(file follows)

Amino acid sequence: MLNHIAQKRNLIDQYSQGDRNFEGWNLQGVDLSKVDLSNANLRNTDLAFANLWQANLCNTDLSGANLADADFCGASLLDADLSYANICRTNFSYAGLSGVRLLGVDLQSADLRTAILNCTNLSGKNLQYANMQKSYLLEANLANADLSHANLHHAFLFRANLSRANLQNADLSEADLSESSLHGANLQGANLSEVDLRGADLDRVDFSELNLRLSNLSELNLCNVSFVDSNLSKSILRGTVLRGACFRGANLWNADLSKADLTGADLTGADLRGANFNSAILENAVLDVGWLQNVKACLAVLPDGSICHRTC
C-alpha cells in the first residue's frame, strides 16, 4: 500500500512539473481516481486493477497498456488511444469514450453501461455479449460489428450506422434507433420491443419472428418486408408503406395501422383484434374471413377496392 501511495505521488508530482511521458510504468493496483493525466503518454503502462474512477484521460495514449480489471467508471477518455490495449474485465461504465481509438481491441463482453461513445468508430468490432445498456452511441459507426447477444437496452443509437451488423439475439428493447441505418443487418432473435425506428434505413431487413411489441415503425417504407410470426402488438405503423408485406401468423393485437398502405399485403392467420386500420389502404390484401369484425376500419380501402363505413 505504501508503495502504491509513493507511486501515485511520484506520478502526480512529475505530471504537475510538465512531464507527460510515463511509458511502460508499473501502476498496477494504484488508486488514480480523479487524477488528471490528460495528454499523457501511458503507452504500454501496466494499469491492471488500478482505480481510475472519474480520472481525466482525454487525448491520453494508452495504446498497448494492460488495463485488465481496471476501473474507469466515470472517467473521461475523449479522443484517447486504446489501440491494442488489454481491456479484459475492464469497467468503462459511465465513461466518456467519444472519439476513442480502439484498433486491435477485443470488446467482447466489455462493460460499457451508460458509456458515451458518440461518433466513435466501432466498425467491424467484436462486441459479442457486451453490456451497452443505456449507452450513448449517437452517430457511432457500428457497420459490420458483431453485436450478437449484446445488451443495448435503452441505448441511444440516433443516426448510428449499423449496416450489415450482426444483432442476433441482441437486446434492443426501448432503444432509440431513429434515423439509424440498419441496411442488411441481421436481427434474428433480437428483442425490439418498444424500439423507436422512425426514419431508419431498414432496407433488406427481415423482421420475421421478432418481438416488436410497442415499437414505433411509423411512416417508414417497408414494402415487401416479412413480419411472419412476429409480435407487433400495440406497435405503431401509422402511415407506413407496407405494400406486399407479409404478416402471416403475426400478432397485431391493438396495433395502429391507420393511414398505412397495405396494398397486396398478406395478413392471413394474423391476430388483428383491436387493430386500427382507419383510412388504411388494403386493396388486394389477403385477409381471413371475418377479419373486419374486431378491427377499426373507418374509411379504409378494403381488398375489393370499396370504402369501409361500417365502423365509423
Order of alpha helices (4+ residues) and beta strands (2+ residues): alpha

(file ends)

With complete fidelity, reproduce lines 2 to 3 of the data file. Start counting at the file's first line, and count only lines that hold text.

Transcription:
C-alpha cells in the first residue's frame, strides 16, 4: 500500500512539473481516481486493477497498456488511444469514450453501461455479449460489428450506422434507433420491443419472428418486408408503406395501422383484434374471413377496392 501511495505521488508530482511521458510504468493496483493525466503518454503502462474512477484521460495514449480489471467508471477518455490495449474485465461504465481509438481491441463482453461513445468508430468490432445498456452511441459507426447477444437496452443509437451488423439475439428493447441505418443487418432473435425506428434505413431487413411489441415503425417504407410470426402488438405503423408485406401468423393485437398502405399485403392467420386500420389502404390484401369484425376500419380501402363505413 505504501508503495502504491509513493507511486501515485511520484506520478502526480512529475505530471504537475510538465512531464507527460510515463511509458511502460508499473501502476498496477494504484488508486488514480480523479487524477488528471490528460495528454499523457501511458503507452504500454501496466494499469491492471488500478482505480481510475472519474480520472481525466482525454487525448491520453494508452495504446498497448494492460488495463485488465481496471476501473474507469466515470472517467473521461475523449479522443484517447486504446489501440491494442488489454481491456479484459475492464469497467468503462459511465465513461466518456467519444472519439476513442480502439484498433486491435477485443470488446467482447466489455462493460460499457451508460458509456458515451458518440461518433466513435466501432466498425467491424467484436462486441459479442457486451453490456451497452443505456449507452450513448449517437452517430457511432457500428457497420459490420458483431453485436450478437449484446445488451443495448435503452441505448441511444440516433443516426448510428449499423449496416450489415450482426444483432442476433441482441437486446434492443426501448432503444432509440431513429434515423439509424440498419441496411442488411441481421436481427434474428433480437428483442425490439418498444424500439423507436422512425426514419431508419431498414432496407433488406427481415423482421420475421421478432418481438416488436410497442415499437414505433411509423411512416417508414417497408414494402415487401416479412413480419411472419412476429409480435407487433400495440406497435405503431401509422402511415407506413407496407405494400406486399407479409404478416402471416403475426400478432397485431391493438396495433395502429391507420393511414398505412397495405396494398397486396398478406395478413392471413394474423391476430388483428383491436387493430386500427382507419383510412388504411388494403386493396388486394389477403385477409381471413371475418377479419373486419374486431378491427377499426373507418374509411379504409378494403381488398375489393370499396370504402369501409361500417365502423365509423
Order of alpha helices (4+ residues) and beta strands (2+ residues): alpha